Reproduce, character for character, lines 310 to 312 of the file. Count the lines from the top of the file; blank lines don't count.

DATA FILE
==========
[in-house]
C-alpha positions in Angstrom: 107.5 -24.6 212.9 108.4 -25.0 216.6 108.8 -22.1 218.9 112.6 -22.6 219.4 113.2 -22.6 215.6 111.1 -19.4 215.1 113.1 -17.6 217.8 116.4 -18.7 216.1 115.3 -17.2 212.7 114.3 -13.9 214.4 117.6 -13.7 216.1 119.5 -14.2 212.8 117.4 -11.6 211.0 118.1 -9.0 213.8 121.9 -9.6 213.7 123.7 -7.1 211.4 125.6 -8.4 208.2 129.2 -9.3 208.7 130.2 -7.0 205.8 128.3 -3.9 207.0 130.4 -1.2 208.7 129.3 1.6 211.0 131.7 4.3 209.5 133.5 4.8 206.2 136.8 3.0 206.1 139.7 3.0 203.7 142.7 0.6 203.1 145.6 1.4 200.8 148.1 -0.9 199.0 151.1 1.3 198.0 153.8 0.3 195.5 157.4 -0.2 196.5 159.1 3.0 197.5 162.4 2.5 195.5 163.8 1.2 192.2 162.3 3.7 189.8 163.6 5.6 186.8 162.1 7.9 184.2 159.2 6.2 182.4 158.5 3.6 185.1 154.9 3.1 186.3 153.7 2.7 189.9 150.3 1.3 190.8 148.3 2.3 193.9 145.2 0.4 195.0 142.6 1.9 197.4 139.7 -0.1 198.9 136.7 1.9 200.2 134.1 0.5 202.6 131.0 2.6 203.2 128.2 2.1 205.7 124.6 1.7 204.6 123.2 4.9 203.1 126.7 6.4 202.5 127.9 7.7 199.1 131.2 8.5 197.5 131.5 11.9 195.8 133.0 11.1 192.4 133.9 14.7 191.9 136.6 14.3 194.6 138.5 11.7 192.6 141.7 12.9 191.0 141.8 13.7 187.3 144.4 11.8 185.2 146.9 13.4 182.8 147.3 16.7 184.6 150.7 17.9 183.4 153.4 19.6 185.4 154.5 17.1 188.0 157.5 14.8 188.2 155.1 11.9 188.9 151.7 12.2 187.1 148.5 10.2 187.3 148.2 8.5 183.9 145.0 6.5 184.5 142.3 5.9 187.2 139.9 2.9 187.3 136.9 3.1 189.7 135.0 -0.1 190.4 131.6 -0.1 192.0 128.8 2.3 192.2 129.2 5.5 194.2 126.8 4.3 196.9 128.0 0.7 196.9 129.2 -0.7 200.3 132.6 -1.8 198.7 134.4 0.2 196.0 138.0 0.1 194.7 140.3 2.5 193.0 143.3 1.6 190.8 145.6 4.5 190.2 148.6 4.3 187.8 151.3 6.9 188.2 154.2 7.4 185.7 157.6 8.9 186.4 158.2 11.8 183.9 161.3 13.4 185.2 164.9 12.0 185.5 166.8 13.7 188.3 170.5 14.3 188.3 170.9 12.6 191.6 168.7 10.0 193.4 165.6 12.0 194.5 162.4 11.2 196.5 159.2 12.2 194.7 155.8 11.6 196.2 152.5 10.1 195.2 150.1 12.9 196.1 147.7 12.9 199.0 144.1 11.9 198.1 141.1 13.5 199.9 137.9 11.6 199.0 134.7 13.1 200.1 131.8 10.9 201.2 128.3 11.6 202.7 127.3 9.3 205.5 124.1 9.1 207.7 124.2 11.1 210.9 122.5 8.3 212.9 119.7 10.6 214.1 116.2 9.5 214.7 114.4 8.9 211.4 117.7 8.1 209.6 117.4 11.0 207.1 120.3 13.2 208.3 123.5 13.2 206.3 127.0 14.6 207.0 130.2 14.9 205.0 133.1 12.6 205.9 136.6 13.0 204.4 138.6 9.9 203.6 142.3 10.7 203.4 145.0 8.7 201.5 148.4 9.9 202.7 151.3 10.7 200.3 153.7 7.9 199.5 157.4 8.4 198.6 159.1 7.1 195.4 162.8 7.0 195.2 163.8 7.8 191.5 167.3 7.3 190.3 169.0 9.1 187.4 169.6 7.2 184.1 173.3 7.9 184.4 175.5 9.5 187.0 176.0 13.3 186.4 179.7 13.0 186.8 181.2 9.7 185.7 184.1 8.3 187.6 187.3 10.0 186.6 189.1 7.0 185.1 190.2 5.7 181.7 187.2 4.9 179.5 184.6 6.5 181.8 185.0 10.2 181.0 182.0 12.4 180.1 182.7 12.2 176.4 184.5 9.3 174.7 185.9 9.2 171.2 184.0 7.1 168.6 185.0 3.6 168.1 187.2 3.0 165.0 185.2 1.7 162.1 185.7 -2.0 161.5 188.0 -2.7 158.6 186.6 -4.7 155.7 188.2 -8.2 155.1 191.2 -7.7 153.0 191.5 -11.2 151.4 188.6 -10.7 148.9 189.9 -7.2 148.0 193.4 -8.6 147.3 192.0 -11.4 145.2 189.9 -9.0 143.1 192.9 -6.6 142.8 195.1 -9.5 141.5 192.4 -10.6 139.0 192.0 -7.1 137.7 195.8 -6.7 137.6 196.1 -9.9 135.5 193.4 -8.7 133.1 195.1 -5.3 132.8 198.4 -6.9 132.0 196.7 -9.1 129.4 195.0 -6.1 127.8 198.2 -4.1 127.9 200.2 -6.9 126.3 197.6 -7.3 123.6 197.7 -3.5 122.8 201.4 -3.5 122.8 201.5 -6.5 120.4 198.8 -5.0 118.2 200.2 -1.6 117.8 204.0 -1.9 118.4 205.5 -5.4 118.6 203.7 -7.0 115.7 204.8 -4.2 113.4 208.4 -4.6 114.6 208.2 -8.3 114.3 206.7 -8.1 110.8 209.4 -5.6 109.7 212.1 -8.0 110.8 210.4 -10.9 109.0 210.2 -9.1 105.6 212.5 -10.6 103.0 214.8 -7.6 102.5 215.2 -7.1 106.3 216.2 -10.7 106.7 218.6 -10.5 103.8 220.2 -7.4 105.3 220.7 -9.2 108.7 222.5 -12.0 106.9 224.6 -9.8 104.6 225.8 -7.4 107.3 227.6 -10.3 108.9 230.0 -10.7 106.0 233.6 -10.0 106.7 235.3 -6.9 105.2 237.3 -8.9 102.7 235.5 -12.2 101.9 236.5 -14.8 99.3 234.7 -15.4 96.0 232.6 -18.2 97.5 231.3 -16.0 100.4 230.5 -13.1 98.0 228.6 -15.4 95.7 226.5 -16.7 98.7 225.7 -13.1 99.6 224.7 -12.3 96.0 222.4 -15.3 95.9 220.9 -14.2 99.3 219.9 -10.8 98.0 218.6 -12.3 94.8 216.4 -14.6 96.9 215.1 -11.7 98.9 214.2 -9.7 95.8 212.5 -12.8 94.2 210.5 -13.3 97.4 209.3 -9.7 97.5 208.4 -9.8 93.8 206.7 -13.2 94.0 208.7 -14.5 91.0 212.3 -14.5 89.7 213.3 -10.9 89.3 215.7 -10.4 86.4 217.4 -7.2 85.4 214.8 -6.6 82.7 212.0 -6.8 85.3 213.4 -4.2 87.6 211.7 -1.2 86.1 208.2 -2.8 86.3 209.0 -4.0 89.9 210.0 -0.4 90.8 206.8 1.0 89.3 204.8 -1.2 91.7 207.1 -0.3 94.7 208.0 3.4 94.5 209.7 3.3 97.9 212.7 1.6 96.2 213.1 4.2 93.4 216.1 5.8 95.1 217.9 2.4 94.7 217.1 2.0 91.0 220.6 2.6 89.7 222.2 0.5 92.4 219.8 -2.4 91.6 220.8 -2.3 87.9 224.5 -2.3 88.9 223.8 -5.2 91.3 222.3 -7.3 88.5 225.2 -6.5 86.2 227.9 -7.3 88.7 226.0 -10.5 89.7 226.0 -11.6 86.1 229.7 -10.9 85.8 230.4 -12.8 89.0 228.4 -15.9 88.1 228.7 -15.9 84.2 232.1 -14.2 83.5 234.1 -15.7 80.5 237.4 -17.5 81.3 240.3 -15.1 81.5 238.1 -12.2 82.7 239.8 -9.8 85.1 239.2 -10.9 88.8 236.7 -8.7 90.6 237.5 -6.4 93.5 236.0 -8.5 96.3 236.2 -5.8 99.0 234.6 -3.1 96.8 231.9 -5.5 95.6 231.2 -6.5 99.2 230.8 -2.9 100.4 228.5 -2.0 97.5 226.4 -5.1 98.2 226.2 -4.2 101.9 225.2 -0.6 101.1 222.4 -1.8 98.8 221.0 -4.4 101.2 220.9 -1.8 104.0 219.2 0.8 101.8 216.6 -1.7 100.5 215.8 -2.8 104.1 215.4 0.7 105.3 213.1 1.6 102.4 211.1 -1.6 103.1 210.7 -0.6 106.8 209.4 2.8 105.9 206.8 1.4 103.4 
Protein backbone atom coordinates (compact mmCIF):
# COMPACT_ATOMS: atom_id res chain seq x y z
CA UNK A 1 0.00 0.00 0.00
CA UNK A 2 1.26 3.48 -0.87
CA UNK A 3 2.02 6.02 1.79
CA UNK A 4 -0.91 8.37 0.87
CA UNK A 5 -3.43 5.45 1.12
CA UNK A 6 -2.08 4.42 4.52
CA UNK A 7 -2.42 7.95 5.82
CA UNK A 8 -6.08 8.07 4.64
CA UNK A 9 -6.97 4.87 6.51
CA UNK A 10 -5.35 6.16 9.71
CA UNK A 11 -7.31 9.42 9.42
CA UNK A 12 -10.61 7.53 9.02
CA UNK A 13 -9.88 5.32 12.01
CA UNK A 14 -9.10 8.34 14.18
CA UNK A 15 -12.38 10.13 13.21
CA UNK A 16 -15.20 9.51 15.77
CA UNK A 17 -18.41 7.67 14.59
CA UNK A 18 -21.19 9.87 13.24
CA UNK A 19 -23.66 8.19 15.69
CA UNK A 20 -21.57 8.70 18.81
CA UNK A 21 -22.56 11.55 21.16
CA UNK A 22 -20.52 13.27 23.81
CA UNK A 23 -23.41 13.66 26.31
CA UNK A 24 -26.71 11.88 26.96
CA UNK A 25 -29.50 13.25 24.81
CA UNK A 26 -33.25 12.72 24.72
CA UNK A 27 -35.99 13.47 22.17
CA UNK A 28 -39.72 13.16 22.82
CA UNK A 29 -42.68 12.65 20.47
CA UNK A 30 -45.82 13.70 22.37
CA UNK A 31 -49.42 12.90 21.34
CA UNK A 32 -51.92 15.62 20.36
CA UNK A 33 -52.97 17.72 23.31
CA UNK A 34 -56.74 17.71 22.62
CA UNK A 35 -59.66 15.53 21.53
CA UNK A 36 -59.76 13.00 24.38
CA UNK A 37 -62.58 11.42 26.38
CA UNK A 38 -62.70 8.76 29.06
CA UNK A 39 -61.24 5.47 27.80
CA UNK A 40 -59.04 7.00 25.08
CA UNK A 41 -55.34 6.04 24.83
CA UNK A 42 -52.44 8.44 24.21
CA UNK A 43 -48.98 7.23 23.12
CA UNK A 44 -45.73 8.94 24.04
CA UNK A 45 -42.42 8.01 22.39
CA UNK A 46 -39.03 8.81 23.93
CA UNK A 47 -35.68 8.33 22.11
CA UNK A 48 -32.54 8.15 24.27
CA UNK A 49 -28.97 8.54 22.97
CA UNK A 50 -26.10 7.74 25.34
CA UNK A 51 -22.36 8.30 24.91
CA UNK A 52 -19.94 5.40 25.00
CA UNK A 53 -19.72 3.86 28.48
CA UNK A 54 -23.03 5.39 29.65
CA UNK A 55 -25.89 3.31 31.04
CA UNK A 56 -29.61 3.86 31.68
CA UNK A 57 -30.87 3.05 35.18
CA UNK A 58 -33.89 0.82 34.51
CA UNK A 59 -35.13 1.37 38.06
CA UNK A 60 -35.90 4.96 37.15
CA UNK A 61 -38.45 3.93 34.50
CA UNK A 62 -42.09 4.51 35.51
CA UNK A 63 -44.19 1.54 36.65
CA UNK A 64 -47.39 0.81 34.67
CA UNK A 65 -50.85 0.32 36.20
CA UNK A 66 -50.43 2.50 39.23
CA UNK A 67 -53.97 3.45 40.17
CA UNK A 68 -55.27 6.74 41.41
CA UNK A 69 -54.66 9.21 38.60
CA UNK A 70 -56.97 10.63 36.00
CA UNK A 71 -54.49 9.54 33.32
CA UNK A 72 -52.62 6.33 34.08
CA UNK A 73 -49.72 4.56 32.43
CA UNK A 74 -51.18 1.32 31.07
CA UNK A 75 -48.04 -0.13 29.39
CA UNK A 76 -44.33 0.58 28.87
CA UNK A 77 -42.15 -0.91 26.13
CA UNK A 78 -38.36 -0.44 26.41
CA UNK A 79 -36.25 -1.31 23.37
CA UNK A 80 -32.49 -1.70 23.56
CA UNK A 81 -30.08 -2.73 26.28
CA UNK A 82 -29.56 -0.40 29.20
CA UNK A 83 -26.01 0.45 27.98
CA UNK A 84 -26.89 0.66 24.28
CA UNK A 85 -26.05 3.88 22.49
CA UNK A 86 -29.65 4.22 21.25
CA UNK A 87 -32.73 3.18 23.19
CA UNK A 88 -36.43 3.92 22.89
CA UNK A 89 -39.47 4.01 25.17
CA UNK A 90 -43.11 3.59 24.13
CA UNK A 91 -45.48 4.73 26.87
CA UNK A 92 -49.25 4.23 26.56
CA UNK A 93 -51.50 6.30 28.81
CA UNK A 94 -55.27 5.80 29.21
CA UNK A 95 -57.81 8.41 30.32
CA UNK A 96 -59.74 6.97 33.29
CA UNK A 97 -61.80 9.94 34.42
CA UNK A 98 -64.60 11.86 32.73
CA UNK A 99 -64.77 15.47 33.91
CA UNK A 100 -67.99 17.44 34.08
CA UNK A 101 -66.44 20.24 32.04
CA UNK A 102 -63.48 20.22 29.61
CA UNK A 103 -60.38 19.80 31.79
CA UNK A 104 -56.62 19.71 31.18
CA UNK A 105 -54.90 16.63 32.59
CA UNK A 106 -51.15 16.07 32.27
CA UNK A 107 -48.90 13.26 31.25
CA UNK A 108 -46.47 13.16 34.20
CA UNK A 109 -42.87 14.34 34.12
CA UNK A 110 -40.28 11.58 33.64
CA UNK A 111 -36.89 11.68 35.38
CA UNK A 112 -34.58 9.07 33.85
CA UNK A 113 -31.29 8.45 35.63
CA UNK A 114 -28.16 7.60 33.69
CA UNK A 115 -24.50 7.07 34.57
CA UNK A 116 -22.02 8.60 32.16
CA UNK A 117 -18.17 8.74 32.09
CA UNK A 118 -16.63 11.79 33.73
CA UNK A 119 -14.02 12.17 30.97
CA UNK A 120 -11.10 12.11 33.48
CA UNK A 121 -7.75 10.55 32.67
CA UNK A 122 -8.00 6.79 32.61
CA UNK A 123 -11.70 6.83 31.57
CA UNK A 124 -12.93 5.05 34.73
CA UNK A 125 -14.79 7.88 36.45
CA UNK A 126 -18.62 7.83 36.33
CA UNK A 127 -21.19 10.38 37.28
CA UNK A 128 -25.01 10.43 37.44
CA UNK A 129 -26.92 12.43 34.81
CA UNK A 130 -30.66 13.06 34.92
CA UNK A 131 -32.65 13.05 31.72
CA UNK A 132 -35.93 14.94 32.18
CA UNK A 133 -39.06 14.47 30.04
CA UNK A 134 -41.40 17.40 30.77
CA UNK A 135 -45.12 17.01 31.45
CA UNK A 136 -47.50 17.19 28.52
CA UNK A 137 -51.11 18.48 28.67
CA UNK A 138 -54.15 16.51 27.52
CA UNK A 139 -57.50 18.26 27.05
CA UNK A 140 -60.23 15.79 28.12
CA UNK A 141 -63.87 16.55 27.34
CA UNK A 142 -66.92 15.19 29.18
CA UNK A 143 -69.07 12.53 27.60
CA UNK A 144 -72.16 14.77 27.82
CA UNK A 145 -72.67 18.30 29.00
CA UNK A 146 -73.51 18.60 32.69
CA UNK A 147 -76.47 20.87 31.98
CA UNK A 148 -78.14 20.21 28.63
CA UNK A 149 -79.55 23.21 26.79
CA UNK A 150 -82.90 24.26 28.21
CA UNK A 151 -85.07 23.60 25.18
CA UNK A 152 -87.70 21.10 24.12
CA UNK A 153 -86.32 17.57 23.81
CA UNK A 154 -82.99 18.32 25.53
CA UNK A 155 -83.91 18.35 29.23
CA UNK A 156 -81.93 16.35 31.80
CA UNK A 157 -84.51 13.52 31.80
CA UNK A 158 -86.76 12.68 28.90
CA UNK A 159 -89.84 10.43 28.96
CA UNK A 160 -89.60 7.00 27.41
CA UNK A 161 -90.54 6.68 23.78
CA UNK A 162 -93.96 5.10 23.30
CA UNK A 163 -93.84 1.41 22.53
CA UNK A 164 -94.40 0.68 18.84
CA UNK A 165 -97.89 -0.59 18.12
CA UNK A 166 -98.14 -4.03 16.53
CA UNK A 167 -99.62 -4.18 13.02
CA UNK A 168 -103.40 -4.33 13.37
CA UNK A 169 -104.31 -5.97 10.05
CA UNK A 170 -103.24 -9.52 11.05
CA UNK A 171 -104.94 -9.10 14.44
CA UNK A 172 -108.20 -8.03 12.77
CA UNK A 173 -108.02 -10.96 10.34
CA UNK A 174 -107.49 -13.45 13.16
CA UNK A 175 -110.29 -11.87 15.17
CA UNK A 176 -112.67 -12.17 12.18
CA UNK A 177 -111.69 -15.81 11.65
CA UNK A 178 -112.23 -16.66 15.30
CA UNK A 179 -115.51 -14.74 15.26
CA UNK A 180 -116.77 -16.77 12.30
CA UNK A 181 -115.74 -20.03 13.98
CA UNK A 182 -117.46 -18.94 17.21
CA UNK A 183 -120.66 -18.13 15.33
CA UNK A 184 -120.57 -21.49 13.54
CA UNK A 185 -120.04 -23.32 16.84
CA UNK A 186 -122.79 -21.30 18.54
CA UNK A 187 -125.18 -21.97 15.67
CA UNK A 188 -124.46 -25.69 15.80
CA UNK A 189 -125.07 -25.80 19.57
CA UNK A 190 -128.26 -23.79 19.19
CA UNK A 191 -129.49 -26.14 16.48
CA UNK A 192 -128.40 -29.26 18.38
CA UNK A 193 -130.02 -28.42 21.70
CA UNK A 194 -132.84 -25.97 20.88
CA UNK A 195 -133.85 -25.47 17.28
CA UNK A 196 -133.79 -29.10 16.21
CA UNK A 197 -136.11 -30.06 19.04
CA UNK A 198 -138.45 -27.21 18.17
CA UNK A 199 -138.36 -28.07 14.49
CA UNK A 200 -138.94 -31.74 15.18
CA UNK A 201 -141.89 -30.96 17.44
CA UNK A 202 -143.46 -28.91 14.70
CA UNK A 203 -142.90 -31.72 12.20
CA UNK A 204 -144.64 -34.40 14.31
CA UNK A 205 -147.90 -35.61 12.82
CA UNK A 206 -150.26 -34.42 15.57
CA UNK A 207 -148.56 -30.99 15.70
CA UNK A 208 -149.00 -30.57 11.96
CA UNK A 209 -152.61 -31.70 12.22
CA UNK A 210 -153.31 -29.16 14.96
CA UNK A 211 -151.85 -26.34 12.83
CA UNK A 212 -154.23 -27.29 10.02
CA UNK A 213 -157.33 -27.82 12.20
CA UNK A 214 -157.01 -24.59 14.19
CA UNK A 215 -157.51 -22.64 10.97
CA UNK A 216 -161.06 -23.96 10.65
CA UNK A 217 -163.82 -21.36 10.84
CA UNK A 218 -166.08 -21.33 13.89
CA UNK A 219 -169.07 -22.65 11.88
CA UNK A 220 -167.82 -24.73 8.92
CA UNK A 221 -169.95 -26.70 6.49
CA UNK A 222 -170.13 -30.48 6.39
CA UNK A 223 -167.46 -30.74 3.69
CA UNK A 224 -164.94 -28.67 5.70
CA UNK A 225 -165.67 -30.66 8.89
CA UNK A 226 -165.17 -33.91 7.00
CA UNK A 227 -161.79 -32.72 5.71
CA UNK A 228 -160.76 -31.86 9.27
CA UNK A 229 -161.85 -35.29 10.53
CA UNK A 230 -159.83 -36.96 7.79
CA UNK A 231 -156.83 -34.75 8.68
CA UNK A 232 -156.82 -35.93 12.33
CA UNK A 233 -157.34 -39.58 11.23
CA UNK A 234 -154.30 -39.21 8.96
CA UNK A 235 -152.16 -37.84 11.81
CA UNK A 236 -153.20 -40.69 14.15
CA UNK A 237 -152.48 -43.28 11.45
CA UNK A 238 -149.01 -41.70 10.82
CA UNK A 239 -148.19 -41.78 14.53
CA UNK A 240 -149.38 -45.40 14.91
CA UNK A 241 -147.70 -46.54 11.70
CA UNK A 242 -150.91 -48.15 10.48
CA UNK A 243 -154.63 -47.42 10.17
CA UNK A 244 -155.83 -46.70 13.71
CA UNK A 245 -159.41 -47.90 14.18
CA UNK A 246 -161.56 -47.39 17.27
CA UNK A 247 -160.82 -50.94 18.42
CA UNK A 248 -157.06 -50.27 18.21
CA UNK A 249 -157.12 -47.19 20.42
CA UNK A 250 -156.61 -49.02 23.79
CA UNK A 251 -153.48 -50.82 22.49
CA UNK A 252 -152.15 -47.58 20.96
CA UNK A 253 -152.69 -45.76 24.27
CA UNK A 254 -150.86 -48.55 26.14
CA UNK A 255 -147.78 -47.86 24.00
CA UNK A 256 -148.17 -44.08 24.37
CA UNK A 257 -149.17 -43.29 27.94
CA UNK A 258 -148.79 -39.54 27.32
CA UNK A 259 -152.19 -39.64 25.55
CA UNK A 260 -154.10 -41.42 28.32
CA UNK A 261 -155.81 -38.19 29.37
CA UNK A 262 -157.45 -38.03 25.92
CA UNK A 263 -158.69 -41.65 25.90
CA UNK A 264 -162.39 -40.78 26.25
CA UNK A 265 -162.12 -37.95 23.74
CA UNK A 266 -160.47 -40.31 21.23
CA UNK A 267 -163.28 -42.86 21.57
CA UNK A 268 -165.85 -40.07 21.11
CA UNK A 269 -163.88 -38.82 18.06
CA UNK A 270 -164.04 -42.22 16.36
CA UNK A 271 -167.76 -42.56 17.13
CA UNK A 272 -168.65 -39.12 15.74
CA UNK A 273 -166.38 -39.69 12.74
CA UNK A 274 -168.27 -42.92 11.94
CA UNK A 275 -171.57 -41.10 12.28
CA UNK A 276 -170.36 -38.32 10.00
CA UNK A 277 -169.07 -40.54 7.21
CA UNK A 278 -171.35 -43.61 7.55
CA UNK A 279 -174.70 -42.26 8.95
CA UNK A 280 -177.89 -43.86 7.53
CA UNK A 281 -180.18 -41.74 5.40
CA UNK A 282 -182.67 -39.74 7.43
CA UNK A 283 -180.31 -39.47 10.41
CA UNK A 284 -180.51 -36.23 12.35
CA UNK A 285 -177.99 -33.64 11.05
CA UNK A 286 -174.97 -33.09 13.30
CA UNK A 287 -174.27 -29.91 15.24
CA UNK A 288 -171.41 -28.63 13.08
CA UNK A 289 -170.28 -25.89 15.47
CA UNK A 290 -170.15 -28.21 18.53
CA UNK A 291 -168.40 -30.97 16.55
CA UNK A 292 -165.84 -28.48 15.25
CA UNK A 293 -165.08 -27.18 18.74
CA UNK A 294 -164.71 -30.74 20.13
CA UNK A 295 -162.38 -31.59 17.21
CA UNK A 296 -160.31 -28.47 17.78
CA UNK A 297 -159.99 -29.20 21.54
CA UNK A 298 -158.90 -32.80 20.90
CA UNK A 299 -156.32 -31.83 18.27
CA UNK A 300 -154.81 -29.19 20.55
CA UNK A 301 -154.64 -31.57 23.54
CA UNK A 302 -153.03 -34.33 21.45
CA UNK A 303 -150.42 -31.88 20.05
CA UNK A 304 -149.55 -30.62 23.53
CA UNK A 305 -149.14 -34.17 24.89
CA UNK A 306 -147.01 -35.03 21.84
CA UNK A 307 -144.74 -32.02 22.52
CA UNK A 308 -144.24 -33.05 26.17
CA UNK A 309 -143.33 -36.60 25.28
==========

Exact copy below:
CA UNK A 306 -147.01 -35.03 21.84
CA UNK A 307 -144.74 -32.02 22.52
CA UNK A 308 -144.24 -33.05 26.17